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A little way on to our final site of the day, the Laguna Colorada. It has extensive red patches, but our guide wasn’t forthcoming about what causes the colour. A lot of the time it’s just ‘here it is – you have ten minutes to take your photos’.
Laguna Colorada

After this we paid 30 Bs each for entrance to a Reserve (the girls were free again) and soon were at our hotel. Well, it’s a dorm room sleeping up to seven, so we are sharing with Manuela and Enrico, our German co-travellers. One toilet/basin for three groups, no shower, and the usual tables (one per group) for tea, supper and breakfast. As I look out of the window I can see two chunks of meat hung up to dry on a washing line. Is that our supper?

Our table was set up for tea/coffee and biscuits and as we were enjoying those the room was getting colder and colder and we were all slowly putting on extra layers of clothing.  Soon it was 7pm and time for supper, or so we thought.  The other two tables were laid out and served a starter and main course *before* we even got our plates.  In the end I went to ask whether we were given some supper and soon a lady came in with plates and cutlery.  Then another long wait before we were served our soup.  At last, we could start to warm up, as the little stove was hardly burning.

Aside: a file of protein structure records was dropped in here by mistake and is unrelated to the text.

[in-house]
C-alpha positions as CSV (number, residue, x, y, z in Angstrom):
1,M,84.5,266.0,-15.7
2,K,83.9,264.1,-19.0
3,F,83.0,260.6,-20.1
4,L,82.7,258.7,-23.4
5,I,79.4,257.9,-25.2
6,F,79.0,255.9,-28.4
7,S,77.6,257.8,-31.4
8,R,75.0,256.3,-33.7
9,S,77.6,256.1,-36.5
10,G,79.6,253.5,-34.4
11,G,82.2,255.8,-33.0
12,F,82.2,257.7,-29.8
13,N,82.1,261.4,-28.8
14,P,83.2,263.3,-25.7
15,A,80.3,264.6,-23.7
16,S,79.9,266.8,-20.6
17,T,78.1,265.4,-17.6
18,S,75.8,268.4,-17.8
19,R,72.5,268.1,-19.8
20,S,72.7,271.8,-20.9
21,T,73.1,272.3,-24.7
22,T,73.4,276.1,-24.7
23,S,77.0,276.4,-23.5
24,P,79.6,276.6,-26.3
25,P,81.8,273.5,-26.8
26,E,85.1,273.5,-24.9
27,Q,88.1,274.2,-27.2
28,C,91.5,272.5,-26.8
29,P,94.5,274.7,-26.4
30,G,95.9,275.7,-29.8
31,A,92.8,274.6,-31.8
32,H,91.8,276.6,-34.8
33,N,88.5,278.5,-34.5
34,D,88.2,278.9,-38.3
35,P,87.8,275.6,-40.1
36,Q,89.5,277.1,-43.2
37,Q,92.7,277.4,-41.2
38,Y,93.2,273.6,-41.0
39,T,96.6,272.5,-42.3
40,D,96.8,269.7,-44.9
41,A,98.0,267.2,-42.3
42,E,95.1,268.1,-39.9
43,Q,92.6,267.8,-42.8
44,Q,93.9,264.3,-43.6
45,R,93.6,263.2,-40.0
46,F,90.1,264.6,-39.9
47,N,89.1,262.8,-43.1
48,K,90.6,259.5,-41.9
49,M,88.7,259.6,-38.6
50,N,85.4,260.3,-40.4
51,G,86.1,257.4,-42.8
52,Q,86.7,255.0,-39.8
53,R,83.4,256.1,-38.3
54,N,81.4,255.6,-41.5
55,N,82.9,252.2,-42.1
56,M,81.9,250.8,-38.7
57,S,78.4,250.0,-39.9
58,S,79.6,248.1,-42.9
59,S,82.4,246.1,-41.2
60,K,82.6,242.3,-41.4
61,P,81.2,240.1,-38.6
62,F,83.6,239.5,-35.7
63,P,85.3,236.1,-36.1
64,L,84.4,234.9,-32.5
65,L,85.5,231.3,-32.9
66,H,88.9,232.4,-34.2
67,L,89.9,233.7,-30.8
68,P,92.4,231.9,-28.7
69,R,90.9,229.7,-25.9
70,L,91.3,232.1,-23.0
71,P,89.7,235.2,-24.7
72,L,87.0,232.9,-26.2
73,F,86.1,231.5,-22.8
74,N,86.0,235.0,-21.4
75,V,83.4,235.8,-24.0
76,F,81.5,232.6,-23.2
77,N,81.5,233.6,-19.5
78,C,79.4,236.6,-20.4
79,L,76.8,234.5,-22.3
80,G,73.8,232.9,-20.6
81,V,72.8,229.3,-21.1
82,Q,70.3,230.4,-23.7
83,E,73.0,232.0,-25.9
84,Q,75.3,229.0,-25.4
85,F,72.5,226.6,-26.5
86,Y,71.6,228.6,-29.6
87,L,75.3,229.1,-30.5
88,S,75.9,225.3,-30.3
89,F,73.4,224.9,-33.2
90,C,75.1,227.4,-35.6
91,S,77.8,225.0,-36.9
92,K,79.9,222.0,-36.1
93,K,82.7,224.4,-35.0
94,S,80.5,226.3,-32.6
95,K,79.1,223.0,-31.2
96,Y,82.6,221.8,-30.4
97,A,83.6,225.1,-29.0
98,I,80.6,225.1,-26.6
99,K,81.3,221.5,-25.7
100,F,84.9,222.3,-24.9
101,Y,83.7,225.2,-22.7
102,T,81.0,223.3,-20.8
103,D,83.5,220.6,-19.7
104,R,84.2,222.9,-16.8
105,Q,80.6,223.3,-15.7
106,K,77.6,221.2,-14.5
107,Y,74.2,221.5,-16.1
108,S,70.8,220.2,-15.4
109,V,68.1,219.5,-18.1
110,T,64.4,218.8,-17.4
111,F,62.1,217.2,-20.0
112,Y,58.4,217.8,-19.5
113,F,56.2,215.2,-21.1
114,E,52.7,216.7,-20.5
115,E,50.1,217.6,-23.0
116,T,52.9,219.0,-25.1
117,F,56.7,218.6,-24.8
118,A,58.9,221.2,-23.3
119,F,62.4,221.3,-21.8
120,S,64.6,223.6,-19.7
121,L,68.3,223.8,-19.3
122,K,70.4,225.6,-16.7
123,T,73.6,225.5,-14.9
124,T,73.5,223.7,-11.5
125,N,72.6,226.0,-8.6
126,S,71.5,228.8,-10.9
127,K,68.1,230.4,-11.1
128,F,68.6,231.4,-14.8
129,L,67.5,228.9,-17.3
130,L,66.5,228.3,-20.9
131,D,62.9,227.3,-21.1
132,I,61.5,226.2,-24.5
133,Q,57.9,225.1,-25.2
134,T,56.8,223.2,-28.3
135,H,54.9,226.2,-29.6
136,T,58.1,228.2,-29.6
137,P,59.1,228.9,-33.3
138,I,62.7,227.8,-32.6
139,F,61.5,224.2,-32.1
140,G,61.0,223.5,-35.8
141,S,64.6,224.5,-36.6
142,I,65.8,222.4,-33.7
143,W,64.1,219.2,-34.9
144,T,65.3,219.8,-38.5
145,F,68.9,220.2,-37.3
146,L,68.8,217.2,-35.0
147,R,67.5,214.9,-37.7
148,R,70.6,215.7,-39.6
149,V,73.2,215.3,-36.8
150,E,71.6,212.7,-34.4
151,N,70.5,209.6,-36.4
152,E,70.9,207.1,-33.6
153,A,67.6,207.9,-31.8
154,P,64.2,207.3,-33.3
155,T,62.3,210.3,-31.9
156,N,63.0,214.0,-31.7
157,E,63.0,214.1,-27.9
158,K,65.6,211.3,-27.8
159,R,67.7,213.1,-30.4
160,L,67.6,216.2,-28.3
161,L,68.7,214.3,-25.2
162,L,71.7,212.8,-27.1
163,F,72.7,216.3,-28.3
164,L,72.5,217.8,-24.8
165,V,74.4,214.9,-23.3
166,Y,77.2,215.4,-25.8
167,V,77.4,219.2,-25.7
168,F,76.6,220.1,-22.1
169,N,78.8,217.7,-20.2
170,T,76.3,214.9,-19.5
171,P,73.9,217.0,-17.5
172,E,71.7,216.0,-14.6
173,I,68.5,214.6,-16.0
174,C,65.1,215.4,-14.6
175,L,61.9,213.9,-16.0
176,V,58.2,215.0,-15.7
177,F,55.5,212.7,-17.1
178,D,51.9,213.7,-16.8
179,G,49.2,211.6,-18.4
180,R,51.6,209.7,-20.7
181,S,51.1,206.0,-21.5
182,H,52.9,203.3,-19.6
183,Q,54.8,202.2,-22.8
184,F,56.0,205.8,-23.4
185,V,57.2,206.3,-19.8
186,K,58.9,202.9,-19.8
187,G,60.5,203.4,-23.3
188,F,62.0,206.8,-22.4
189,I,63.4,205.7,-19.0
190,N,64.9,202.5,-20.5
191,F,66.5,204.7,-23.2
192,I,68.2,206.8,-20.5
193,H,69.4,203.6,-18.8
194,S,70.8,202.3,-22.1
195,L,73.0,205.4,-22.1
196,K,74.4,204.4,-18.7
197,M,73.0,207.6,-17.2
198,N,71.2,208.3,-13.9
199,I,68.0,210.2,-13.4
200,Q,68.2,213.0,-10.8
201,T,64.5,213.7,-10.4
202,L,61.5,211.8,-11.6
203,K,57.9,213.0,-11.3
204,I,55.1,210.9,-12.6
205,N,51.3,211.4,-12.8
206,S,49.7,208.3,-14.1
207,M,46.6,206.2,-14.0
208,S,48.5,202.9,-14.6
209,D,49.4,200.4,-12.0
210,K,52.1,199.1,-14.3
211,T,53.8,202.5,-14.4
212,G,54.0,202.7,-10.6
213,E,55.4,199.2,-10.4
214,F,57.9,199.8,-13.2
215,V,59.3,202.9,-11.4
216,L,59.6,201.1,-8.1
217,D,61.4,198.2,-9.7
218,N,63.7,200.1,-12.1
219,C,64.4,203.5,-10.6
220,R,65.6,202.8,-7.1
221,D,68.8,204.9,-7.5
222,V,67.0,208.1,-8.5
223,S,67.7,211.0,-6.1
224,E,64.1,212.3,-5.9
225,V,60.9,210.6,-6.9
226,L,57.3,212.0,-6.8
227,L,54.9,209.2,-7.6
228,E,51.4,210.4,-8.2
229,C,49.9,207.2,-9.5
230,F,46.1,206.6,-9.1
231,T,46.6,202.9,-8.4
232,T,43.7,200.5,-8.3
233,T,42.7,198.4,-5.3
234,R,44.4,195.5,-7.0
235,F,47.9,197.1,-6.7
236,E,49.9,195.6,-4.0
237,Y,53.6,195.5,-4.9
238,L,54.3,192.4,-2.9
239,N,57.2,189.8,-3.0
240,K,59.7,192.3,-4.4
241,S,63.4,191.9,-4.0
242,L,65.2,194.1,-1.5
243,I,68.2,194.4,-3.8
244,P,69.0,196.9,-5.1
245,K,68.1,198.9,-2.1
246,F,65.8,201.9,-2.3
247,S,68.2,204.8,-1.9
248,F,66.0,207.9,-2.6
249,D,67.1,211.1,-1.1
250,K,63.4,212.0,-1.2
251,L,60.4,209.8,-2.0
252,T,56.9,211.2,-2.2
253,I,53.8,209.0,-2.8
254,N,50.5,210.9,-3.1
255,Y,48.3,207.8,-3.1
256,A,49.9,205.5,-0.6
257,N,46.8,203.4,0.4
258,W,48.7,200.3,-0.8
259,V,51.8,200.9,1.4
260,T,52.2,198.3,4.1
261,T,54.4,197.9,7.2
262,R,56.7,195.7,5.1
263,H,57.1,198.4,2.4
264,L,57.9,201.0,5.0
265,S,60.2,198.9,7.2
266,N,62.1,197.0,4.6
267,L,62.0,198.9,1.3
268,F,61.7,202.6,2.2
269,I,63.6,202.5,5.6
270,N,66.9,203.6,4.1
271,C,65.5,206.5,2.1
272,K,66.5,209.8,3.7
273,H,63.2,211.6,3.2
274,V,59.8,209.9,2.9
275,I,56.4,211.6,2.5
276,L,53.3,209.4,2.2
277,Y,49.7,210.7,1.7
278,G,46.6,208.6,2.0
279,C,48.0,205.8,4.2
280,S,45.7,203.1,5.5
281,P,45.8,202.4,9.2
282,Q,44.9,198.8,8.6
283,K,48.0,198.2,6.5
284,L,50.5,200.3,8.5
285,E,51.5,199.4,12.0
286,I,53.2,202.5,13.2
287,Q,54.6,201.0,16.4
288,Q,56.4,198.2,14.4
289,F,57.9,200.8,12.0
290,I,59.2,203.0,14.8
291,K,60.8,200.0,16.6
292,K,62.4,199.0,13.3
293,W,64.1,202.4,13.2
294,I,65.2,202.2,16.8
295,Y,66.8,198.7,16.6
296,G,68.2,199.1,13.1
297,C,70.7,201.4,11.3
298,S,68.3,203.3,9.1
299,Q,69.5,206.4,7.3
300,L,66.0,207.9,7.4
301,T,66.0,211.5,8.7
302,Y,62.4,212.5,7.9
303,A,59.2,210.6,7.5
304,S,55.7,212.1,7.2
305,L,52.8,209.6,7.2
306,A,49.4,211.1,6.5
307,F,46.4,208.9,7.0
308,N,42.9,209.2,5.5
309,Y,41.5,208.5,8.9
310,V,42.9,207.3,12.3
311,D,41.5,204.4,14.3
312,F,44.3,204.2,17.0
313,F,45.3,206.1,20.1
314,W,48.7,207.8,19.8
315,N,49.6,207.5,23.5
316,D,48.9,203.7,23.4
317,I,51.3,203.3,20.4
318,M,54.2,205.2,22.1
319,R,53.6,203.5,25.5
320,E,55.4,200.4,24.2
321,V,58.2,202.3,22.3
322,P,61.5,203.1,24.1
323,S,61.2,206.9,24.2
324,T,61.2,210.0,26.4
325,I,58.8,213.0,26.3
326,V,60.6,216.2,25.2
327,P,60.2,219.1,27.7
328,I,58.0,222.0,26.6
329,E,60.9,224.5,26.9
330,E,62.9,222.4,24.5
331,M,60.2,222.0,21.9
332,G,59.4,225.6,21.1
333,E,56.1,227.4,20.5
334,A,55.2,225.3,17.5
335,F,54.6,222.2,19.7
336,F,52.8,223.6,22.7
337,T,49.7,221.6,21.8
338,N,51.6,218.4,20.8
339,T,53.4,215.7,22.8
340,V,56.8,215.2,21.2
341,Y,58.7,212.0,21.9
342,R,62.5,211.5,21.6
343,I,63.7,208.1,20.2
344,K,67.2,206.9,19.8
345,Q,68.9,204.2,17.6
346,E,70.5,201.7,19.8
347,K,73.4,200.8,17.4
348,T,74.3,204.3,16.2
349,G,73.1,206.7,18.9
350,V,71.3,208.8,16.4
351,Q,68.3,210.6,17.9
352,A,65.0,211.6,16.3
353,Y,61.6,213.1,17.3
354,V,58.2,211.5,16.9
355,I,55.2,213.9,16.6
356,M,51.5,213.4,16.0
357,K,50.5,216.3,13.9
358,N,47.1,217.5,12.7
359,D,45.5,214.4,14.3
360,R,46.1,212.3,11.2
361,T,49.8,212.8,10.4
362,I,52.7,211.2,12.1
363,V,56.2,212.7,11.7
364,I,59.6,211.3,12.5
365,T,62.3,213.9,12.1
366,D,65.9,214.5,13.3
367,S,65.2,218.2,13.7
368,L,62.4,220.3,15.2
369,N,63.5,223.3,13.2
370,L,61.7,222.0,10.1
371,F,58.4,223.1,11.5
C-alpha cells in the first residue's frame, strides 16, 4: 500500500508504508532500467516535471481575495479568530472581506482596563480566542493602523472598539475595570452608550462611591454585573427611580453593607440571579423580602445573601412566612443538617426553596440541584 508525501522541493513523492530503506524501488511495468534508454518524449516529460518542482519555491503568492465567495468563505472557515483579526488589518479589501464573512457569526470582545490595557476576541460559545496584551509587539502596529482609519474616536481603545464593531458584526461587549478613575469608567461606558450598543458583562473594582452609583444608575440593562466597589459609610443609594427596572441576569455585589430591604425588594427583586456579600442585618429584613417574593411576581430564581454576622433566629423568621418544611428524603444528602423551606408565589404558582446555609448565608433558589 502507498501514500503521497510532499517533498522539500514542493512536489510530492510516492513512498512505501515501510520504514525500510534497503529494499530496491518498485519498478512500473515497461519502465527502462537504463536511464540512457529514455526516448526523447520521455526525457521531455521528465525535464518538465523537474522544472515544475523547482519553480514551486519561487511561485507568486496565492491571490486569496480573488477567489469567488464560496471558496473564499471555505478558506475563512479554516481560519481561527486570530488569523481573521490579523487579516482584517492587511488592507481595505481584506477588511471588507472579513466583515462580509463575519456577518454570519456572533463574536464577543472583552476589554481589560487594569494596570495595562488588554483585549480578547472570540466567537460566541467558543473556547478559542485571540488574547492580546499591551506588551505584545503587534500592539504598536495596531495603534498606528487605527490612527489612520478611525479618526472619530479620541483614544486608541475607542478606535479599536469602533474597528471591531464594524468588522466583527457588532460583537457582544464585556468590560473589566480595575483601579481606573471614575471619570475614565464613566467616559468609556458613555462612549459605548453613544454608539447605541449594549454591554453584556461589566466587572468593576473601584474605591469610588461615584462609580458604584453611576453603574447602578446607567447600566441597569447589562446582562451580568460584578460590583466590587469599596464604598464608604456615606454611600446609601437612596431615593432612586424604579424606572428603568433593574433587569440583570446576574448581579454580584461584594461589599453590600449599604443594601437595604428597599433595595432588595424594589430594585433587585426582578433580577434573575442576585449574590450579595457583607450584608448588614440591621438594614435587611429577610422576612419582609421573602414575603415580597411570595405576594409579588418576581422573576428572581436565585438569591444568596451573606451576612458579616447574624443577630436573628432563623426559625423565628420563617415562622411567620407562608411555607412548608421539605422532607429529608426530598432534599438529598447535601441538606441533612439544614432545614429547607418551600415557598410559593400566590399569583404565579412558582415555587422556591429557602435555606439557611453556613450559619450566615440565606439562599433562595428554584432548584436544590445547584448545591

We had half a bottle of wine left over from yesterday, and again I had to go and ask for glasses.  We felt pretty let down by the lady looking after our table.  After the delicious soup we were offered pasta with freshly made tomato sauce (no meat), but the food cooled off pretty quickly.

On top of this we hadn’t seen our guide since tea time and we needed to know the plan for tomorrow.  Eventually he turned up and apologised for not being there for us – apparently he had been repairing the flat tyre!